I’ve noticed that many file managers in Linux are changing in the way many Linux desktop environments are changing. They are becoming simpler. That is a bad thing. File management has not gotten simpler. If anything, it has gotten more complicated. I need a powerful tool, not a dumbed down stick. That’s why I like the KDE file manager, Dolphin.
Here are a few tips and tricks to tweak the dolphin.
Some of the most obvious things you can do are right in front of you, but this will depend on exactly what version of Dolphin you have. When I open Dolphin, I see a “preview” and a “split” icon on top. The utility of these buttons is obvious, and both are useufl. Note that with preview you can use a scaling bar at the bottom of the window to change the size of the preview.
I also see a “control” button over to the right. That leads to the menu that does most of the work in configuring the software. Play around with it. Below are a few specific suggestions that generally involve diving deepish into the menu structure.
Also, don’t forget to right click on everything until you’ve found out what all the right clicking mojo is. There is a lot of right-click mojo in KDE generally, and in Dolphin in particular.
Adding information to icons in Icon View
Dolphin has three modes for viewing files. One is “details” and to be honest, that’s all I want to know most of the time. But if you use the “Icon view” you may want to see the file size under the filename (below the icon) and the number of files under the folder icon, for each item. Or, you might want other info, like creation date, or file type. If you do, change the view mode to Icon, then under Control pick “Additional Information” and click whatever info you want to appear with the icon.
Obviously this also works with the detailed view to give you new columns on which to sort things. It also works with “compact” mode.
Making all folders behave the same way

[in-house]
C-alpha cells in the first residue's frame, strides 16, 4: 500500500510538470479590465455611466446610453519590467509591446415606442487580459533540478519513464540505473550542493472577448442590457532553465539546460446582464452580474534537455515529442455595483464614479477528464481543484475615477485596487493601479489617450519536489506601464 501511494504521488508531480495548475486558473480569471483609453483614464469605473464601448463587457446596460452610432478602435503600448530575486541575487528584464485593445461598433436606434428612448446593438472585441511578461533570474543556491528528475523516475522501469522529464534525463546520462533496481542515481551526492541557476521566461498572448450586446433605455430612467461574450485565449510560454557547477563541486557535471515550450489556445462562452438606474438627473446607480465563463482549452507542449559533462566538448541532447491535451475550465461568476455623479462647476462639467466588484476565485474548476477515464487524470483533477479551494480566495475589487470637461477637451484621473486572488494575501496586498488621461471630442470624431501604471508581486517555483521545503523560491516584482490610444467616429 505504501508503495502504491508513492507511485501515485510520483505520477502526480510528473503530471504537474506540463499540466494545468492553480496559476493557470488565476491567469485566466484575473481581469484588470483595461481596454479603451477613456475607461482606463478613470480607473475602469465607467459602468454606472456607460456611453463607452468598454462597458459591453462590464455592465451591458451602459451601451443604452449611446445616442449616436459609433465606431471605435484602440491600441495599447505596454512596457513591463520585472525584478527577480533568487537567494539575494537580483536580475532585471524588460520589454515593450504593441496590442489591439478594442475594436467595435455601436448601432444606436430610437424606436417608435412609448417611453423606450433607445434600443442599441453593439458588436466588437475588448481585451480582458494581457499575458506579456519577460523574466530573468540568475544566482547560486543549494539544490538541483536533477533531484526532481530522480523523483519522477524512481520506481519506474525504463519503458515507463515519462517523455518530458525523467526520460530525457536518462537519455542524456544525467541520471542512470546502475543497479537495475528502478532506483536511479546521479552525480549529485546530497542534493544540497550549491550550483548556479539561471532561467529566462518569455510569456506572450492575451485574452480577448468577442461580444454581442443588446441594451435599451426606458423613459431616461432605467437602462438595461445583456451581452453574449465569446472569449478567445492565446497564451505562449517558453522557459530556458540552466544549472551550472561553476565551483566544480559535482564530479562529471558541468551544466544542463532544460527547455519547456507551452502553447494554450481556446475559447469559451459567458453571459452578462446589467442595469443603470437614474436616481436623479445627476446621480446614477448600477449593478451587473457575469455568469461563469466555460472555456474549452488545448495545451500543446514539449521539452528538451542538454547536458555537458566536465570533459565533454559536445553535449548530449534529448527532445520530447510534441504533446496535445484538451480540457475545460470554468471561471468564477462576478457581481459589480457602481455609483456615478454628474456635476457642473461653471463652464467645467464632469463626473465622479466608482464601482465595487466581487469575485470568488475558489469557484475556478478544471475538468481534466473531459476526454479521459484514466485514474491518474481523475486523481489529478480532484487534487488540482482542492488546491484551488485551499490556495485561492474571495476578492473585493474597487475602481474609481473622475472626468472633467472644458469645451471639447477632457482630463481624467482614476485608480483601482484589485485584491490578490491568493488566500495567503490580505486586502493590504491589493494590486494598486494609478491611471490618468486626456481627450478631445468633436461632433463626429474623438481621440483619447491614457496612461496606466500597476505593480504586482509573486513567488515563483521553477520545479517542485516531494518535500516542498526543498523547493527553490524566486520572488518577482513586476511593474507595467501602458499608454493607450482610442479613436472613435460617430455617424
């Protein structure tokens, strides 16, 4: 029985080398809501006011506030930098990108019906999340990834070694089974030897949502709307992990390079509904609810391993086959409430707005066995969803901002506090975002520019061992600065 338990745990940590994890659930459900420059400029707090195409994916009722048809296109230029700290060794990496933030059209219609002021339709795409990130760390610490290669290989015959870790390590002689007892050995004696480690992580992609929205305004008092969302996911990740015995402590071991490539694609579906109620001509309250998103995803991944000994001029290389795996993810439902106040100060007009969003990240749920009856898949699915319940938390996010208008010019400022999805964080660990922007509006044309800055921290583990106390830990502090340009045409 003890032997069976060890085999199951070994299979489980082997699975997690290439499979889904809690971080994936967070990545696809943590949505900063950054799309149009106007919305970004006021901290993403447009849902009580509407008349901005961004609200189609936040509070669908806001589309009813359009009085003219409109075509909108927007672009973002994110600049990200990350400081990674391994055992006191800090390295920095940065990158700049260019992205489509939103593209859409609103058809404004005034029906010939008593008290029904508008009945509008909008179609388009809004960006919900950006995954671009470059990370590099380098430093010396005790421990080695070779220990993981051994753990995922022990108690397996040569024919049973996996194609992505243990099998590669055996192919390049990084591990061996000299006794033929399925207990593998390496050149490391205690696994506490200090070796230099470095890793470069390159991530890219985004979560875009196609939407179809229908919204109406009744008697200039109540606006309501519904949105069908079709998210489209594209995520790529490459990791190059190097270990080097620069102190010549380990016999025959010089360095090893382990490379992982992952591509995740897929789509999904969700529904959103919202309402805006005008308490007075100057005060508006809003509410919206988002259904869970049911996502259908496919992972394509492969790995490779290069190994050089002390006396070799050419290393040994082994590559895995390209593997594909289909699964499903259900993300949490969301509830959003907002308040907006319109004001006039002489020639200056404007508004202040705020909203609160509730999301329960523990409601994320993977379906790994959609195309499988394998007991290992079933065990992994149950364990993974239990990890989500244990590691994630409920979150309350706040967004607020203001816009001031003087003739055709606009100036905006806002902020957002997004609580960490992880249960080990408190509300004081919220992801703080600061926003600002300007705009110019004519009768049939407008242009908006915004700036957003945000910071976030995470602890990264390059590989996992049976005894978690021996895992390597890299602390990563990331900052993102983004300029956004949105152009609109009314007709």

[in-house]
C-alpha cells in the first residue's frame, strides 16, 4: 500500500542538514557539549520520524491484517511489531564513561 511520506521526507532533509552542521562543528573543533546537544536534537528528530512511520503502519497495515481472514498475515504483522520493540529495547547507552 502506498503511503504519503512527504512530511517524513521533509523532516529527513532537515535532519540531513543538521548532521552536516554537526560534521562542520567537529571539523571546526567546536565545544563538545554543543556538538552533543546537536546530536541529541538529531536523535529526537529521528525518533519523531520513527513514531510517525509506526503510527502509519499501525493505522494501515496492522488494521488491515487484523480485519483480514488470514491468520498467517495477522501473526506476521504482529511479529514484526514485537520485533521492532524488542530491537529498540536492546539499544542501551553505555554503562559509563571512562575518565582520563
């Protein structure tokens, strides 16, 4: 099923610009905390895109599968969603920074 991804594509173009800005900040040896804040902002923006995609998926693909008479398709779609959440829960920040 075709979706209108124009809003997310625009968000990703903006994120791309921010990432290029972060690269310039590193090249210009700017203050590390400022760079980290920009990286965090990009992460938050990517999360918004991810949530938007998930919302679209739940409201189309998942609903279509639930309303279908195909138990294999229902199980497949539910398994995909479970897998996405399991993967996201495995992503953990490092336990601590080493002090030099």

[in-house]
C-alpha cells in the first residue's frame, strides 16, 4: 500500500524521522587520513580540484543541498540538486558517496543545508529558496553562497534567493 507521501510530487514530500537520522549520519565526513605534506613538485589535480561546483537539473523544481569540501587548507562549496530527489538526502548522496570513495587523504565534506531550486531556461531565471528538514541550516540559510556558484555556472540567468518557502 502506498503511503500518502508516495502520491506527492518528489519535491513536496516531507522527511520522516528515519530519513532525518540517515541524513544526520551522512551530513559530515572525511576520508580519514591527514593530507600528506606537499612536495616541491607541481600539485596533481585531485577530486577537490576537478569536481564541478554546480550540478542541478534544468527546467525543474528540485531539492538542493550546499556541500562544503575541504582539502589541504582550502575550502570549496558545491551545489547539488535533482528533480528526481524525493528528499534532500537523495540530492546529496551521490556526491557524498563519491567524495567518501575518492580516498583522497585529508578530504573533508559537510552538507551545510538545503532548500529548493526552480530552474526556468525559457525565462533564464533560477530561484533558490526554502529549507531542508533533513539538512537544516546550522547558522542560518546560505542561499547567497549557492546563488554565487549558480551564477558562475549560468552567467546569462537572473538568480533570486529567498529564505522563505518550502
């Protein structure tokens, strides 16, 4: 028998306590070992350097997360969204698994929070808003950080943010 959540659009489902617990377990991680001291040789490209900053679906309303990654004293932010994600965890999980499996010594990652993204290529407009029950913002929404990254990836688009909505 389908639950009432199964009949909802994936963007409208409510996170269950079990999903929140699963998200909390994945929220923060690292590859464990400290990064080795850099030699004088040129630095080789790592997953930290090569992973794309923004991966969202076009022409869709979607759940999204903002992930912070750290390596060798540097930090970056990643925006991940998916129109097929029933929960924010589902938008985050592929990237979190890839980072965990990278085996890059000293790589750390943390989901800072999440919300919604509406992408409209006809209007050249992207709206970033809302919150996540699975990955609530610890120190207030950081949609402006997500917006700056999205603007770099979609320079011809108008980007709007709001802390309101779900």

One of the nice things about Dolphin, and this is true of many file managers, is that you can set individual folders to have specific behaviors, and those behvaviors will be there when you reopen the folder at another time. You can always change the behavior if you need to. But, an even nicer thing in Dolphin (but not in many other file managers) for some people is this: You can tell Dolphin to “Use Common Properties for All Folders” by going to Control, then Configure Dolphin, then under the “General” page, pick the Behavior tab, then check “Use common properties for all folders” as opposed to “Remember properties for each folder.”
Personally I prefer to have each folder remember its properties, but you may prefer the consistancy across all folders.
Group folders and files
Under “Control” you can select “show in groups.” Interesting things happen. Mainly, the files and folders get grouped up either alphabetically or by time. It is kinda freaky. You might like it.
Panels that show more information
Under Control >> Panel you can select several cool options.
A “details” panel appears on the right, and is like a “properties” tab, with information like file size, type, when it was modified, etc. There is additonal information that depends on file type. A picture will show the size of the picture, a video the length of the video, etc. This panel allows you to add tags and comments, and rate a file.
A “terminal” panel appears down below the file manager. As you switch around between directories, the termnial changes directory (and you can even see the cd [directory] command being implemented).
The “Places” Panel is probably on by default, and that is the strip to the left of the icon or details area. A navigation tree is also a panel, and it apears on the left.
You can resize the panels. And, if you unlock them (right click) you can move them around to a certain extent!
Depending on where on Dolphin you right click, you can bring up a menu with the various panels listed, as well as the main tool bar.
So, one thing you can easily do, is to set Dolphin to show previews, be in a folder with pictures you want to review, then turn off all the panels so your pictures can take up maximum room on your screen. Then you’ve got what acts like a dedicated photo album viewer, sort of.